Vaccinations & Worming
Ensuring your dog receives the right worm treatment is an important part of being a responsible dog owner. Heart worms, tape worms, intestinal worms and fleas can all harm your dog. Intestinal worms can transfer to humans and cause serious health problems. Heart worms are fatal in dogs.
Your dog also requires annual vaccinations. Puppies require their first vaccination at 5-7 weeks of age; and a booster every four weeks, for a total of 4 vaccinations. Adult dogs should be vaccinated once a year. This is to ensure your dog is immunized against distemper, parvo virus, hepatitis, and two types of canine cough.
Parasites can cause diarrhea, stomach bloating or vomiting. Parasites include tapeworms, round worms, hookworms and mange. Tapeworms will look like pieces of rice coming out of your foster dog’s anus or in his stool. Round and hookworms may be vomited, and roundworms look like spaghetti (hookworms are smaller and rarely distinguishable without the aid of a microscope). Mange is an infestation of tiny mites that bite and cause intense scratching, reddened skin and loss of fur. Only rare cases of mange (sarcoptic) are contagious to humans. If you suspect your foster dog has parasites, call your vet to schedule a fecal test. Once diagnosed, parasites are easily medicated and treated. All dogs at Shaw PBR are treated monthly with Ivomec (heart worm preventive); and Equimax, as needed, for tapeworms.
Distemper is an extremely contagious and often fatal viral disease. Over 50% of dogs and 80% of puppies that contract the virus die from it. It is an airborne infection that can be transmitted with or without direct contact with an infected dog through mucous, urine and feces. Some of the symptoms include squinting, congestion of the eyes, puss from the eyes, weight loss, coughing, vomiting, nasal discharge and diarrhea. All dogs adopted from Shaw PBR have received a distemper vaccination.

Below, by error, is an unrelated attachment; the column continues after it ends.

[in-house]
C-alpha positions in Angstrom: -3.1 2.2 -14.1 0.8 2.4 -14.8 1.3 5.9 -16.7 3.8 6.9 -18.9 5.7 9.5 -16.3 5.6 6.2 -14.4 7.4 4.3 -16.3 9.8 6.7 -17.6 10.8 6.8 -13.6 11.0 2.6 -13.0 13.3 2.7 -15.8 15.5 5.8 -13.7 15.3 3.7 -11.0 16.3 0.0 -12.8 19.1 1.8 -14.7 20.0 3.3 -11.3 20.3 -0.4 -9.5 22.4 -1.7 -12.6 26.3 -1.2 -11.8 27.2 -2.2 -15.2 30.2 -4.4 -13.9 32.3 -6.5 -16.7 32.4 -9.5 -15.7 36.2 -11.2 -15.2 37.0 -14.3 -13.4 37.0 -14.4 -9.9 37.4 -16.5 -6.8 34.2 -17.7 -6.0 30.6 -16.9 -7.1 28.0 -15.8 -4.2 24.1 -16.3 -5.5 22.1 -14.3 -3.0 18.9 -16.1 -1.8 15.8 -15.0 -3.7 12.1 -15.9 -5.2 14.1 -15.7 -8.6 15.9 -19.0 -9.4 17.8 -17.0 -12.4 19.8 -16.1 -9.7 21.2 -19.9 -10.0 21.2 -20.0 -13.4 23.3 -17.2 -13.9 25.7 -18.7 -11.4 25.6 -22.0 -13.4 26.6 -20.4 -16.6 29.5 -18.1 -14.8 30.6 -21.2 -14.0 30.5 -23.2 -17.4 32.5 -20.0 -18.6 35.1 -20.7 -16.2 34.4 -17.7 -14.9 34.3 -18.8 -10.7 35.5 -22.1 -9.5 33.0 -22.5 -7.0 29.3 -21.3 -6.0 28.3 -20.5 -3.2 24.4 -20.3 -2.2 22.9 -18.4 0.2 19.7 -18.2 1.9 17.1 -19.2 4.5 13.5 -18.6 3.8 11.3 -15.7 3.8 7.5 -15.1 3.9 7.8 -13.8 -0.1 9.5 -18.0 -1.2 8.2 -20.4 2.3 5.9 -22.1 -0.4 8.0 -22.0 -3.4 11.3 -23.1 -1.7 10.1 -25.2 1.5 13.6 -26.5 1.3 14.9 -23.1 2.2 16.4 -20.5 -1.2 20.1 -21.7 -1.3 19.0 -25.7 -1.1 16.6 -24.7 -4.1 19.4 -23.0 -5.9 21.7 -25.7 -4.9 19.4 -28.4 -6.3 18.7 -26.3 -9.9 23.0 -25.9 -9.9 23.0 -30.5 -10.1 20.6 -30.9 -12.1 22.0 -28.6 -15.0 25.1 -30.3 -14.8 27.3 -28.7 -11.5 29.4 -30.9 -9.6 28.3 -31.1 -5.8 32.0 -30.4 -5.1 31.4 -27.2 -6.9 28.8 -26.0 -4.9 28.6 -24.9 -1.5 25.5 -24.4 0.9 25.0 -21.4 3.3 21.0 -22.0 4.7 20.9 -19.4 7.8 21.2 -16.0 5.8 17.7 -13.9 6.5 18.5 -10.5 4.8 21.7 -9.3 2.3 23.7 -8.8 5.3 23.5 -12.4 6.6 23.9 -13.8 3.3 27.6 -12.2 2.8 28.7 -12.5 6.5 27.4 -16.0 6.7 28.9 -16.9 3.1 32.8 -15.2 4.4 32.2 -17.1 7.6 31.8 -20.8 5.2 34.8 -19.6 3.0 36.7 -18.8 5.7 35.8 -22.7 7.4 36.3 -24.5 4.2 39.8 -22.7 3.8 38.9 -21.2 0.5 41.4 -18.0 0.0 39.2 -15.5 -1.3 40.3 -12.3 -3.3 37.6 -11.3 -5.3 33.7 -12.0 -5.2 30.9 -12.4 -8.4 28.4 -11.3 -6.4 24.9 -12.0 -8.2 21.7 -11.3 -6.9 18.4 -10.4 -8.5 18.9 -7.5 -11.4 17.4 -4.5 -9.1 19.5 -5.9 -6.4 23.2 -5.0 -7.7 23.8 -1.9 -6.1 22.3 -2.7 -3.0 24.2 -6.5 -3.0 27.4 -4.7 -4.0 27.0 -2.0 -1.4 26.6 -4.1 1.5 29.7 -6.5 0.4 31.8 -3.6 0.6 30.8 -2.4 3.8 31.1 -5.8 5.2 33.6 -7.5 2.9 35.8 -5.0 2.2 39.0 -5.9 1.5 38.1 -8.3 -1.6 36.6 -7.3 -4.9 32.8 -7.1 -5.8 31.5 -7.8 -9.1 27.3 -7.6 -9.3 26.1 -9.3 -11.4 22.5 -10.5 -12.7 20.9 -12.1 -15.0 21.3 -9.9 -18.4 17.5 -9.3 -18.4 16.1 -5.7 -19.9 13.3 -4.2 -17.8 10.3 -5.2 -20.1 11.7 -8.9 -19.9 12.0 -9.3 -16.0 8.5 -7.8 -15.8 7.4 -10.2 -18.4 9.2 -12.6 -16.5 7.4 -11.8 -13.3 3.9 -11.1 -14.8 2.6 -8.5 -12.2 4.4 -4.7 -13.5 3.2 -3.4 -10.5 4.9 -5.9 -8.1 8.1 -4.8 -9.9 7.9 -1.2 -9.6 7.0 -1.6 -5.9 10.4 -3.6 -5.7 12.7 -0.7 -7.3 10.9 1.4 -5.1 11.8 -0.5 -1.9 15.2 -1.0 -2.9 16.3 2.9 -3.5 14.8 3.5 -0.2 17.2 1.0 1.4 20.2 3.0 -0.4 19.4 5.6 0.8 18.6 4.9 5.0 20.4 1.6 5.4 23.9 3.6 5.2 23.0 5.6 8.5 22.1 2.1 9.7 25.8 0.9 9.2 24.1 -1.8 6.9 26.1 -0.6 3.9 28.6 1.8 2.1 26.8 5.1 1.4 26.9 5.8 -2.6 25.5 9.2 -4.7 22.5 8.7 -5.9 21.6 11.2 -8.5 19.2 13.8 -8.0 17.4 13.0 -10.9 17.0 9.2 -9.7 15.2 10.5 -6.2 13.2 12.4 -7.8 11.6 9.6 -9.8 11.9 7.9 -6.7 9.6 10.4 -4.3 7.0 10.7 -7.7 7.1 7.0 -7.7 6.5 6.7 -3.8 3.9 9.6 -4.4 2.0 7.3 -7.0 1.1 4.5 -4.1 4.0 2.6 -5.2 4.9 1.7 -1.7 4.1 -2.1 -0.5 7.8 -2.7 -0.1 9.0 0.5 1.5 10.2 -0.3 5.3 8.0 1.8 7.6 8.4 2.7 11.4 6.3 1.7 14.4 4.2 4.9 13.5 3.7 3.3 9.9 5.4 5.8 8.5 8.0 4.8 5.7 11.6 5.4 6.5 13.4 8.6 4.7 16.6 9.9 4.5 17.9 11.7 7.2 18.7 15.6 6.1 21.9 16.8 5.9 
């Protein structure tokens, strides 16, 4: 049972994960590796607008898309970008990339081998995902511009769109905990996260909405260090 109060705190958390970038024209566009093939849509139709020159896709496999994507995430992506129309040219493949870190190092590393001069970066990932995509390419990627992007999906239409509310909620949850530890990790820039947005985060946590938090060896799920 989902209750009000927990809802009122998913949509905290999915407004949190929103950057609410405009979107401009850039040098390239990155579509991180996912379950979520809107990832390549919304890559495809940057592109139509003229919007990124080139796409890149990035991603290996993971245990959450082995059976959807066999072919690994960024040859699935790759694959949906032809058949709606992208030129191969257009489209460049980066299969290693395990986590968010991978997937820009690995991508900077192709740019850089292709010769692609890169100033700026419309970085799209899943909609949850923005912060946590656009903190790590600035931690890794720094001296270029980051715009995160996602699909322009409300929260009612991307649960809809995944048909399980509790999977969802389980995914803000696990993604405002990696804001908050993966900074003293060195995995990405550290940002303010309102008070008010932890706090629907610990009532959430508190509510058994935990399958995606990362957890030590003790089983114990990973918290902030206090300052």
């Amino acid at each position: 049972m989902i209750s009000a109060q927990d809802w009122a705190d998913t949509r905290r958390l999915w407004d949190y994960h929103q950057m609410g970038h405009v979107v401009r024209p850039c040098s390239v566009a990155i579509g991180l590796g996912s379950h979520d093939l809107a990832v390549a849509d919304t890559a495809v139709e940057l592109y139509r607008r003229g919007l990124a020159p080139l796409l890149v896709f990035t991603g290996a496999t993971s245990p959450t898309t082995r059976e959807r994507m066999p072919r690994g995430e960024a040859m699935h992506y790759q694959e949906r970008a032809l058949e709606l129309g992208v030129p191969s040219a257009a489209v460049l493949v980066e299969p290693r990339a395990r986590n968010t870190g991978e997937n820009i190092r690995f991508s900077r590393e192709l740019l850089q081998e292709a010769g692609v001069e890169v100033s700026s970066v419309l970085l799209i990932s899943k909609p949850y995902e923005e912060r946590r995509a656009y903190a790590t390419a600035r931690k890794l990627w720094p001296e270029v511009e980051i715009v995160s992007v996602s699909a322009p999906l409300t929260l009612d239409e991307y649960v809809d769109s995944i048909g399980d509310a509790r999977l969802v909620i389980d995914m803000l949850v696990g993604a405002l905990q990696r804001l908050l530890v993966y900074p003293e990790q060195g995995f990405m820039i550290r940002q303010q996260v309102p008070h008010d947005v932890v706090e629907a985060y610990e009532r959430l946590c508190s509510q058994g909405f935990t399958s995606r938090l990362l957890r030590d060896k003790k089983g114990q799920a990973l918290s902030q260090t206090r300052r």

Parvo attacks the intestinal tract, white blood cells and heart muscle. Signs of infection are depression, loss of appetite, vomiting, severe diarrhea, fever and sometimes kennel cough symptoms. The illness is contracted through contact with the infected feces of another dog. This is why you must NOT take your puppy out to public places where other dogs have been until he has completed his vaccine series against the disease. All puppies and adult dogs at Shaw PBR have been vaccinated against Parvo. However, if you adopt a puppy, they may require additional boosters to complete the vaccination series.
Your dog’s vaccination and worming history will be given to you. All dogs have been vaccinated for Distemper, canine Hepatitis, Leptospirosis, Parainfluenza, Parvo, and Bordetella (Solo-jec 7 or 9). Rabies vaccinations are only given if the dog is old enough to receive this vaccination.
Adult dogs are vaccinated once a year, while puppies may be vaccinated starting at 5 weeks of age (if they have been with their mother) and should be given boosters every 3-4 weeks until they are received a total of 4 vaccinations.